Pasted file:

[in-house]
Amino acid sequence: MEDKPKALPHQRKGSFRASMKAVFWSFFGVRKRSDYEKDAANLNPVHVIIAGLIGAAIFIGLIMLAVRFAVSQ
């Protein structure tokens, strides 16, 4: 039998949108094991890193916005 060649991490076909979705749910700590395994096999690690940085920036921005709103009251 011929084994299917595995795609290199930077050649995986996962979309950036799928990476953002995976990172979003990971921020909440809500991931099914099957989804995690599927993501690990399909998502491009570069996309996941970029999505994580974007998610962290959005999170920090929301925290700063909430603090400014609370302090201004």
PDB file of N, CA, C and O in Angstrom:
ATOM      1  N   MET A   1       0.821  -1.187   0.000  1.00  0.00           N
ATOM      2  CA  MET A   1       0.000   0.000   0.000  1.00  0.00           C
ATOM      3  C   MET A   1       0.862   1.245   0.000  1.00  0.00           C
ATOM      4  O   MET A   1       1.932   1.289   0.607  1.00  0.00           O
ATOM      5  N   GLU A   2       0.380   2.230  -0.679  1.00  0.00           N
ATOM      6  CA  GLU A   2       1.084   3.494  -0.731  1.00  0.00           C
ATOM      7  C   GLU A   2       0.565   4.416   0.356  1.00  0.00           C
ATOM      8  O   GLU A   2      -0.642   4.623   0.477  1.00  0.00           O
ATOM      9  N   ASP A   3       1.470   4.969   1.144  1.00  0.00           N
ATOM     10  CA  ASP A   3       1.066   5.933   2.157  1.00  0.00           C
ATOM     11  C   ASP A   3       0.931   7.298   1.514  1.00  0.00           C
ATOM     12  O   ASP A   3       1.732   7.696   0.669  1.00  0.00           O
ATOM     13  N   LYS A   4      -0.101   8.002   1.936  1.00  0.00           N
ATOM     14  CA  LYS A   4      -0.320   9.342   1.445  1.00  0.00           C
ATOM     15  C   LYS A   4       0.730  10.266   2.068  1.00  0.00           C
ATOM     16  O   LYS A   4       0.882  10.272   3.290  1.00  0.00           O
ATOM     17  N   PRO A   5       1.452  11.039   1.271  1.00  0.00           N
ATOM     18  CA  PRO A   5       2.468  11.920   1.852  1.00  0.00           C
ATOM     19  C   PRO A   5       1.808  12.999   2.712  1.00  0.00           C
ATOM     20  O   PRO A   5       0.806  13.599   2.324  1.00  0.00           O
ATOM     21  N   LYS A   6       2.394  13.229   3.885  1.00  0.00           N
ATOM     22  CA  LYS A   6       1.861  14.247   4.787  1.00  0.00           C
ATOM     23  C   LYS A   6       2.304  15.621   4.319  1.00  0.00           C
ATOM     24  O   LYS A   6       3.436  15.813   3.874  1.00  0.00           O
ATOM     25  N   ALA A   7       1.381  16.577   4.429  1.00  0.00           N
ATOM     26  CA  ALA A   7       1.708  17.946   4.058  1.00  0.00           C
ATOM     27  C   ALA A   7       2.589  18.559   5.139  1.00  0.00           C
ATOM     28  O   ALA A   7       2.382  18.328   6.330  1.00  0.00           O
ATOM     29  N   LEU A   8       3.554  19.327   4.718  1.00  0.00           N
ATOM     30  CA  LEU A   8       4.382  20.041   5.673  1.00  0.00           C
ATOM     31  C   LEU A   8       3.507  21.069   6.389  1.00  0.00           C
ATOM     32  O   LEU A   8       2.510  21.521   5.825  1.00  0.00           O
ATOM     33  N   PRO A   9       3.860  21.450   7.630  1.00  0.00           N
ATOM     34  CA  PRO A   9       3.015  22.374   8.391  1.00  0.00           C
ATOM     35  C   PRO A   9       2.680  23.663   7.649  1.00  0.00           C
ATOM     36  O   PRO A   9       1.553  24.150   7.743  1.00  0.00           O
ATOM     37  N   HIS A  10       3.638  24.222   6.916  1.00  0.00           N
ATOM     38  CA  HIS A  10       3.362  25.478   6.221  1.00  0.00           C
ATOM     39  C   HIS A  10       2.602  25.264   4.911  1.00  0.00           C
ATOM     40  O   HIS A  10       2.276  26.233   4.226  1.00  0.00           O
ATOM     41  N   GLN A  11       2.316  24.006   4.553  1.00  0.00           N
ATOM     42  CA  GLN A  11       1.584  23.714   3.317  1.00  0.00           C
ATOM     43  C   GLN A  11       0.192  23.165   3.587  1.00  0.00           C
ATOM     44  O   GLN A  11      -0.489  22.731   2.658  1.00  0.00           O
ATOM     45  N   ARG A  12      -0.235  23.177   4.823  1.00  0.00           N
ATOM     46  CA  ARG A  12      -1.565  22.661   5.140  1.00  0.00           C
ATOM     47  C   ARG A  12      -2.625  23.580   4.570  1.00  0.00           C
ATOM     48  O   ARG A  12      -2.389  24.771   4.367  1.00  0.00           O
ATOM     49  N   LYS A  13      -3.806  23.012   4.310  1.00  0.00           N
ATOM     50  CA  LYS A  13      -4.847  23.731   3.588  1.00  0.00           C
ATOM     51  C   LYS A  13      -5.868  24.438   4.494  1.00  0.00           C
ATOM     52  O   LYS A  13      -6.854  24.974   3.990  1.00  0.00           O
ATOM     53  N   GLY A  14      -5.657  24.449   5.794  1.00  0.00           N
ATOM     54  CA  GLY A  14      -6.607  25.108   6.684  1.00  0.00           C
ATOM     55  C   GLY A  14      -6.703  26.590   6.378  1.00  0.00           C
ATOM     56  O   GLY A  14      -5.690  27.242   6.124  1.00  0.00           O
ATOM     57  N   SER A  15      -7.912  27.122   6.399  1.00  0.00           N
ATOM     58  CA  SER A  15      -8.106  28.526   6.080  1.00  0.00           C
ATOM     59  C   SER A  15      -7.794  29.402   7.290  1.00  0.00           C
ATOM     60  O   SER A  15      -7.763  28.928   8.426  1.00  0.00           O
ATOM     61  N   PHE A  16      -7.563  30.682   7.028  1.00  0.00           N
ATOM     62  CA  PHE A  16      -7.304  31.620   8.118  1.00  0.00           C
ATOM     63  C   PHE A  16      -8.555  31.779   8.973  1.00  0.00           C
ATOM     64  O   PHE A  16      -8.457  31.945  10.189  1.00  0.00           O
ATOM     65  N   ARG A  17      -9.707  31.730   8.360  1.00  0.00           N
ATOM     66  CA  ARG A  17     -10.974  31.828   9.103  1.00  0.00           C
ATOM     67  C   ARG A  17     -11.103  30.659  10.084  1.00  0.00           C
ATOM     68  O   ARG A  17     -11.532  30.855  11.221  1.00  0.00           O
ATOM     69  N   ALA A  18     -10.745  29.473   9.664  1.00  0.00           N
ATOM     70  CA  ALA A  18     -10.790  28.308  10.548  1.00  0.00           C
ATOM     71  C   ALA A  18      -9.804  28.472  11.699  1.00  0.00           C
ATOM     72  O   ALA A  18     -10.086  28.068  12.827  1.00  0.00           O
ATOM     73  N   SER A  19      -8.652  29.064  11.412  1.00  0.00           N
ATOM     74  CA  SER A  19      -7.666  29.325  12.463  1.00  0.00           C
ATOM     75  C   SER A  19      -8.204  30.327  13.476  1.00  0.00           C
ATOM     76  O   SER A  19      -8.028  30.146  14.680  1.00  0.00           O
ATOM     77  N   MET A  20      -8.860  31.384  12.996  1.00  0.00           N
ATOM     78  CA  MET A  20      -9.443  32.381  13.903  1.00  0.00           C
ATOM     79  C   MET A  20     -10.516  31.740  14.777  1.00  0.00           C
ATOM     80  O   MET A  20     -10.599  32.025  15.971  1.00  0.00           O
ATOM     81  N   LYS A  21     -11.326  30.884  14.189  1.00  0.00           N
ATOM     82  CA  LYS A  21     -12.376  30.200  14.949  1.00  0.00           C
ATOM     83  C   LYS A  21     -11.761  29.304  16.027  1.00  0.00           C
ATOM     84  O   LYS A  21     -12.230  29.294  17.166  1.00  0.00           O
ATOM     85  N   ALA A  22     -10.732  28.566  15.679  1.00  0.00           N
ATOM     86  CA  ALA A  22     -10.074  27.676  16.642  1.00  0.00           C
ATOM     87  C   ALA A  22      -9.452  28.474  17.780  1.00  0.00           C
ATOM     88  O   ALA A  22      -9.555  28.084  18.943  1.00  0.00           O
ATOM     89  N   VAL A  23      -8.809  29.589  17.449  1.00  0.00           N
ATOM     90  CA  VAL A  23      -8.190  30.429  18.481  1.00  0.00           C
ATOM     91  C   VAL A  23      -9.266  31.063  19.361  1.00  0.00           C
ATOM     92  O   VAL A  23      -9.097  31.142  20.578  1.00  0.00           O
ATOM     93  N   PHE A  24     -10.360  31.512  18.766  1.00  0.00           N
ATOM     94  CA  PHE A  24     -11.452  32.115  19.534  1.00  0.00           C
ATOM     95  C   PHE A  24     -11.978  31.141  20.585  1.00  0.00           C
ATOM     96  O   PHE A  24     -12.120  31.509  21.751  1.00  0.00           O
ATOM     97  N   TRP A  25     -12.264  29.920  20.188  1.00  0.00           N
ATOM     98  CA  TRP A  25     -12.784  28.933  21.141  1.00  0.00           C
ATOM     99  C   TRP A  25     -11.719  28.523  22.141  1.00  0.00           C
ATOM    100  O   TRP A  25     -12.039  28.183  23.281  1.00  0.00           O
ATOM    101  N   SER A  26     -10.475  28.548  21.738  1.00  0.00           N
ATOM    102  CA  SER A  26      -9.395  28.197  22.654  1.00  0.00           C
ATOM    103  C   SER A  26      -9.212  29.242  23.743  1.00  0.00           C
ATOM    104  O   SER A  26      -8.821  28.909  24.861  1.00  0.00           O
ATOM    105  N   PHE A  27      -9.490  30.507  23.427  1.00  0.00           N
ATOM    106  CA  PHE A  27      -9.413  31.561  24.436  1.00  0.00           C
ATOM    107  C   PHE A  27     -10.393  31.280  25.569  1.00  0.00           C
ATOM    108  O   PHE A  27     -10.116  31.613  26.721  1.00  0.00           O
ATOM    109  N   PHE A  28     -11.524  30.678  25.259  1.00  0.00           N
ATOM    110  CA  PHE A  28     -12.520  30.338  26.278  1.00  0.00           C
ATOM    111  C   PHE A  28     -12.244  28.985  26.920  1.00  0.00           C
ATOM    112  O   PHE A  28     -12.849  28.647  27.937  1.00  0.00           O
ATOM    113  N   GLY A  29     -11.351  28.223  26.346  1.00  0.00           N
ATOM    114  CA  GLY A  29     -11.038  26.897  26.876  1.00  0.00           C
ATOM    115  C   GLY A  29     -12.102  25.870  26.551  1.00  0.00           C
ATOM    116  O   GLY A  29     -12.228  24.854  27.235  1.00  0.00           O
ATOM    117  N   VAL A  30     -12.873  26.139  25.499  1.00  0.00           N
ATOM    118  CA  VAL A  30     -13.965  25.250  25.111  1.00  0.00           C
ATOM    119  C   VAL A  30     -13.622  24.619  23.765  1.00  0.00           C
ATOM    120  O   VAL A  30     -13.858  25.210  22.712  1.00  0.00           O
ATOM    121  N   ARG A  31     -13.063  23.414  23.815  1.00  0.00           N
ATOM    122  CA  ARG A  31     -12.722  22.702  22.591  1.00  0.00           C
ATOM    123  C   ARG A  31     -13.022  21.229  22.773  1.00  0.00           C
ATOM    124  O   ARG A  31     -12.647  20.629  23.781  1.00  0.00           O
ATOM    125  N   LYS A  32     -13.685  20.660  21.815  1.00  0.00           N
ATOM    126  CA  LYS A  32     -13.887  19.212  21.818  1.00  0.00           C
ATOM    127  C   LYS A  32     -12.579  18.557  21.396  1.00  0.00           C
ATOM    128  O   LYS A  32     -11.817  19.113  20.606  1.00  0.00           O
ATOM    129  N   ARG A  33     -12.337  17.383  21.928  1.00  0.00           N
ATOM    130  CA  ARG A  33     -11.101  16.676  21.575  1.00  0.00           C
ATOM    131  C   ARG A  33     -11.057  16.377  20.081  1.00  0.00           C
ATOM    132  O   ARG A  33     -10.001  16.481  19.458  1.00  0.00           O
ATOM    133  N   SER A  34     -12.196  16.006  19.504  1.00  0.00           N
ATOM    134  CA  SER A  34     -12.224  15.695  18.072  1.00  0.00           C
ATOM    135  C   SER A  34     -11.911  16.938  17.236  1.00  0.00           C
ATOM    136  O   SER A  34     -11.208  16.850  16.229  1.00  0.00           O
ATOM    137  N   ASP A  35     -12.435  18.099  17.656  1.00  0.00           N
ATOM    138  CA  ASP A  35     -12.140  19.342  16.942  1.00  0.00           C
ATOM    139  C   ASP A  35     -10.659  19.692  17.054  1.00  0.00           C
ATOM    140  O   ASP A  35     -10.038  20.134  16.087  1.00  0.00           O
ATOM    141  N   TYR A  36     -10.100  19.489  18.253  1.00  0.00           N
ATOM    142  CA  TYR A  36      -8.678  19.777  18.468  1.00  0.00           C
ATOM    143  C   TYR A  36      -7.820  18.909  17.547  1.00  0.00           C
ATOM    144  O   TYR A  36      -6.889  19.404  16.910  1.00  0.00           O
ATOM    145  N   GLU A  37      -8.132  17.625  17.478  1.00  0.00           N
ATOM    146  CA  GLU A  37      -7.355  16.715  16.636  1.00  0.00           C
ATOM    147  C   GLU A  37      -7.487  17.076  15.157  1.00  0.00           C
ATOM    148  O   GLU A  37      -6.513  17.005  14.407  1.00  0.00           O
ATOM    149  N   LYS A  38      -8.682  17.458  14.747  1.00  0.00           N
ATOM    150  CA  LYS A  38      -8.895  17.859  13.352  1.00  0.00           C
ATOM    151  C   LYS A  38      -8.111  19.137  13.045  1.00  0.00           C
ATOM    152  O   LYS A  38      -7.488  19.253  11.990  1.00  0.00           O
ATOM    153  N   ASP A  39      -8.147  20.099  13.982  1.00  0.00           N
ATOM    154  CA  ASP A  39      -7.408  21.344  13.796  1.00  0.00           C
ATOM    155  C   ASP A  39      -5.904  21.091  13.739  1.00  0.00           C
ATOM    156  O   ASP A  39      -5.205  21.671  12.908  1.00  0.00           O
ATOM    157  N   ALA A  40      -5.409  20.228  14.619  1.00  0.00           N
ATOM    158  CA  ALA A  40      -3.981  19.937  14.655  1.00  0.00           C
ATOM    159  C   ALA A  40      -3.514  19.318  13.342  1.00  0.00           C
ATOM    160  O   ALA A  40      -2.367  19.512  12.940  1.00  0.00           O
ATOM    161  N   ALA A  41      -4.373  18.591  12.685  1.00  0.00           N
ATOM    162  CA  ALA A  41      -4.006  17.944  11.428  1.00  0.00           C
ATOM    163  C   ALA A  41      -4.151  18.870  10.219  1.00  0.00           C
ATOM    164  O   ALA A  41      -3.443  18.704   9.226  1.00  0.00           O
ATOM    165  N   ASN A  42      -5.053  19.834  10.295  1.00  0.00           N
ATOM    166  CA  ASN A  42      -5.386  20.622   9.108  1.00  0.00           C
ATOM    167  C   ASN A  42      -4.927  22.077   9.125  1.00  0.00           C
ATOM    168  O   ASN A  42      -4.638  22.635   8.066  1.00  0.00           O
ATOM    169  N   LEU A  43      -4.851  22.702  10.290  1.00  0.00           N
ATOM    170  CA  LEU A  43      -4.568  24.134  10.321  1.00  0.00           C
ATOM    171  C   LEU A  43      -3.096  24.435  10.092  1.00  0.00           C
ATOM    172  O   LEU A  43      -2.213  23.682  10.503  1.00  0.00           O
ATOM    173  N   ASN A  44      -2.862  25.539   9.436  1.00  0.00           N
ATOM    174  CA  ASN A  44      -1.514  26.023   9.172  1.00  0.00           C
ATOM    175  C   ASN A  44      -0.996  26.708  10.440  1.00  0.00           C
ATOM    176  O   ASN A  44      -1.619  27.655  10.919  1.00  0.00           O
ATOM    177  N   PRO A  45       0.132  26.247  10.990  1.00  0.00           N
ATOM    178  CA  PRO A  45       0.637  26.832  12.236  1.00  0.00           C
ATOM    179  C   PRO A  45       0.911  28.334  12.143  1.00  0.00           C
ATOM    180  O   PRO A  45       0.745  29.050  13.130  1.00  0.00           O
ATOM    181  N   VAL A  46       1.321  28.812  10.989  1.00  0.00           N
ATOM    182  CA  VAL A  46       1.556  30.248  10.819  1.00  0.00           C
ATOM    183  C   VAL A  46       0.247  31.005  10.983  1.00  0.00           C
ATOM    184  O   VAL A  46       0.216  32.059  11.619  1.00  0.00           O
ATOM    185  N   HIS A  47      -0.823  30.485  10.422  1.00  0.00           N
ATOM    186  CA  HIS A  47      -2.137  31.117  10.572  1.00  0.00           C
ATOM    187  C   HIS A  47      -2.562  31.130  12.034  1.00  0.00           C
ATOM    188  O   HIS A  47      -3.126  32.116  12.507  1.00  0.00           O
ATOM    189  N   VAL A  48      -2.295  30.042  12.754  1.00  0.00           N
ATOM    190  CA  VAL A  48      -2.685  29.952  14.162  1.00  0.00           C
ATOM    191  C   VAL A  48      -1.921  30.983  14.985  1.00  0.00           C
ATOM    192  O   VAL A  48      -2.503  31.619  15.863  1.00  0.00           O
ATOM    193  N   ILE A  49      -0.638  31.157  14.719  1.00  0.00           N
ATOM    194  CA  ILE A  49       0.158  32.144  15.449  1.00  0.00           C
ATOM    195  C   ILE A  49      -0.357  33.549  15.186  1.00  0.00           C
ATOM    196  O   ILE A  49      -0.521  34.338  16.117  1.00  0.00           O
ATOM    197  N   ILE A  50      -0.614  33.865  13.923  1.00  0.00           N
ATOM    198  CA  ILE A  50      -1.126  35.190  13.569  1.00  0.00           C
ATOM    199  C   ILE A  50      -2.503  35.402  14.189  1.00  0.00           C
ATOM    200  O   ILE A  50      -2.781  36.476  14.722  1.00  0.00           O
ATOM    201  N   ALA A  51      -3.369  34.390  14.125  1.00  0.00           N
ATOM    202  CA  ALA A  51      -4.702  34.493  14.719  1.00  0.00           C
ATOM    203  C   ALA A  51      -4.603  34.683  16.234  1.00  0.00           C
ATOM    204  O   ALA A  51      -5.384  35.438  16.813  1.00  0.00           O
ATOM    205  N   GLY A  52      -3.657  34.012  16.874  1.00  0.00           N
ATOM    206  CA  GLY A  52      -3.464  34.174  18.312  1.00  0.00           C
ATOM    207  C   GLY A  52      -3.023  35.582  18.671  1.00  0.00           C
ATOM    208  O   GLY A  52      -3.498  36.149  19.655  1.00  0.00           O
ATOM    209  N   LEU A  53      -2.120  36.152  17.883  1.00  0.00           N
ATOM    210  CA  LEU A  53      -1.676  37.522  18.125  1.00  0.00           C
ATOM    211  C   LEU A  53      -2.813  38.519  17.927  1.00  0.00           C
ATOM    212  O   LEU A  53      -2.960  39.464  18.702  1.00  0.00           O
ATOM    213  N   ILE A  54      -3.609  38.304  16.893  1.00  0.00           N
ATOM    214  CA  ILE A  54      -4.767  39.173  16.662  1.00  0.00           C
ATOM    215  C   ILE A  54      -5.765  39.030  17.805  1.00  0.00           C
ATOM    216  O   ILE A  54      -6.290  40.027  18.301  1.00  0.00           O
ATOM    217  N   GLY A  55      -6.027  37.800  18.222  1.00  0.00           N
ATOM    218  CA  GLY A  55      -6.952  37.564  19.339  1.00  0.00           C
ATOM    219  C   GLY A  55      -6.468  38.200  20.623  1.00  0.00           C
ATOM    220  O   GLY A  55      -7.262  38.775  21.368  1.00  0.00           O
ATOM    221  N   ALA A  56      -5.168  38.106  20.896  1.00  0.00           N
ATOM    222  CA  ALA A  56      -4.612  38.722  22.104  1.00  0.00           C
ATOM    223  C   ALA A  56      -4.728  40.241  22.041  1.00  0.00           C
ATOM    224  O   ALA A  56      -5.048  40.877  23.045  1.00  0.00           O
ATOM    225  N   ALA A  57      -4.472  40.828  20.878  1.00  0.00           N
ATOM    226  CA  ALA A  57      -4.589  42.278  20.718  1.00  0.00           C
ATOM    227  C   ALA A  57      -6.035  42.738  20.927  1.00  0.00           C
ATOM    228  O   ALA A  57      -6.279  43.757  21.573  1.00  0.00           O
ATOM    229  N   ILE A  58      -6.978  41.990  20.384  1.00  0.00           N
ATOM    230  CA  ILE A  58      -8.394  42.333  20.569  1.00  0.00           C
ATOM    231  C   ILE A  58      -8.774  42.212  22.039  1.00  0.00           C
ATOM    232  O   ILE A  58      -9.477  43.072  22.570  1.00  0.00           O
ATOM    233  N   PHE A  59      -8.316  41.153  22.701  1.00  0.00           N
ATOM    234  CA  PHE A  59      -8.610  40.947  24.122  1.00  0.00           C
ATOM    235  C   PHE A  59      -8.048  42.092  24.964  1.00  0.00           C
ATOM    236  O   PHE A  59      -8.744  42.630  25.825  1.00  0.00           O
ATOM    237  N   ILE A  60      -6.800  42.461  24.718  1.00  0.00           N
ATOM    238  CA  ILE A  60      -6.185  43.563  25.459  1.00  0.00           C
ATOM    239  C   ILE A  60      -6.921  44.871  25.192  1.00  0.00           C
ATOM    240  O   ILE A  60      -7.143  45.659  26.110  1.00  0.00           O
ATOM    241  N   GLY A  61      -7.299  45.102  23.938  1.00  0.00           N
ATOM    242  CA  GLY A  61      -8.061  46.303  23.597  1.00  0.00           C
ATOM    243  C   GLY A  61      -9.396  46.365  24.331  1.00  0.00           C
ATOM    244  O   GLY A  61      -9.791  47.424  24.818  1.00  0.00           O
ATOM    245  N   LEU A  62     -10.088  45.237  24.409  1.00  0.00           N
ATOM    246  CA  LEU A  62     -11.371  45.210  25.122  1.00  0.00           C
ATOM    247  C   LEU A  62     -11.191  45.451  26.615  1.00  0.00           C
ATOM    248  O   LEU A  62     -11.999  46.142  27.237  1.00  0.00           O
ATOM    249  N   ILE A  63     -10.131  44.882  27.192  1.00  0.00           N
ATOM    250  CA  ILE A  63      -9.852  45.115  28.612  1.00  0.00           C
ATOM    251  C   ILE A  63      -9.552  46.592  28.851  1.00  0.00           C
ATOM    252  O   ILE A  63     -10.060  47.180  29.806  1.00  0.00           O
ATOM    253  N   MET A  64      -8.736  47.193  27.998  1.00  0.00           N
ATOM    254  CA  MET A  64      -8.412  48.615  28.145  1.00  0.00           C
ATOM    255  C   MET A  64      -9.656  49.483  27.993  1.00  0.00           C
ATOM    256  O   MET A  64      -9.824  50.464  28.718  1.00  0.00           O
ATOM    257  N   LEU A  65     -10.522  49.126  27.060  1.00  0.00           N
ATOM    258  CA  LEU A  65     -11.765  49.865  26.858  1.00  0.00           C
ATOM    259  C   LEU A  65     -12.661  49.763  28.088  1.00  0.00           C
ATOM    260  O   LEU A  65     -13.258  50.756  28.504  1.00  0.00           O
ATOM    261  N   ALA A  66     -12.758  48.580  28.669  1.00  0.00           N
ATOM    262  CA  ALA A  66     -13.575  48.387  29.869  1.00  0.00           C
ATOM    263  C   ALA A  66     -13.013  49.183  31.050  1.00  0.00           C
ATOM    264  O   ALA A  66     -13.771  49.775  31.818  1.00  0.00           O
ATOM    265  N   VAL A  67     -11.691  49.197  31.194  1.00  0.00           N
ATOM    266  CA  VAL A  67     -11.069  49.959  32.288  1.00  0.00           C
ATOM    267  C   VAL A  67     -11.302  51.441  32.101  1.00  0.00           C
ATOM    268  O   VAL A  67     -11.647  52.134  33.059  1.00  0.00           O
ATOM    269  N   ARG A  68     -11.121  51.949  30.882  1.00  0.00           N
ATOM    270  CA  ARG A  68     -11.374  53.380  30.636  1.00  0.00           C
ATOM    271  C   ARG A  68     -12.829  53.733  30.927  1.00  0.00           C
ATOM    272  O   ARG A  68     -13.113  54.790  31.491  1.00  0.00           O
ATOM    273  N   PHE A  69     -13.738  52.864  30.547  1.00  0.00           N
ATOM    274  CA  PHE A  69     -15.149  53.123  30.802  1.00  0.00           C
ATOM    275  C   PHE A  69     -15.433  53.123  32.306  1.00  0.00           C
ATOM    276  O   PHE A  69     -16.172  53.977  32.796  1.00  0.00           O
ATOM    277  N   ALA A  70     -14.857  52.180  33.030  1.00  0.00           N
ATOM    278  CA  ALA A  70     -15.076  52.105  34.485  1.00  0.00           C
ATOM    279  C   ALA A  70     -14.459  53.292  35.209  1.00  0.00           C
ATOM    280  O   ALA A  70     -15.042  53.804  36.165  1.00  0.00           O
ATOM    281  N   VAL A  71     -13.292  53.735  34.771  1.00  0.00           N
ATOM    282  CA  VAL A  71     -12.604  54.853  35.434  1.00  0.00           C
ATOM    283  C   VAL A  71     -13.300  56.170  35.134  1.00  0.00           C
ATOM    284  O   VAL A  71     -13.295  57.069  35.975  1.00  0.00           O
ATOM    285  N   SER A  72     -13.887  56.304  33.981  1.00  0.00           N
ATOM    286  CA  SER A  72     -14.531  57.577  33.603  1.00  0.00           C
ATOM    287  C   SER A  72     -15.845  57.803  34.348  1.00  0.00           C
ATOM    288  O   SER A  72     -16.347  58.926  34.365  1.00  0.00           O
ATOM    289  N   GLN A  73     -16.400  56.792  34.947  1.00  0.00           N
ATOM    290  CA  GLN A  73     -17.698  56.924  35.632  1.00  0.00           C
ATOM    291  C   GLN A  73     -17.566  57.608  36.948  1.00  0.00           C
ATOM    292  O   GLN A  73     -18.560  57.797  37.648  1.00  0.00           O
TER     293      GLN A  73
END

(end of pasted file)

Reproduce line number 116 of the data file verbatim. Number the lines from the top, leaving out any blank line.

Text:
ATOM    112  O   PHE A  28     -12.849  28.647  27.937  1.00  0.00           O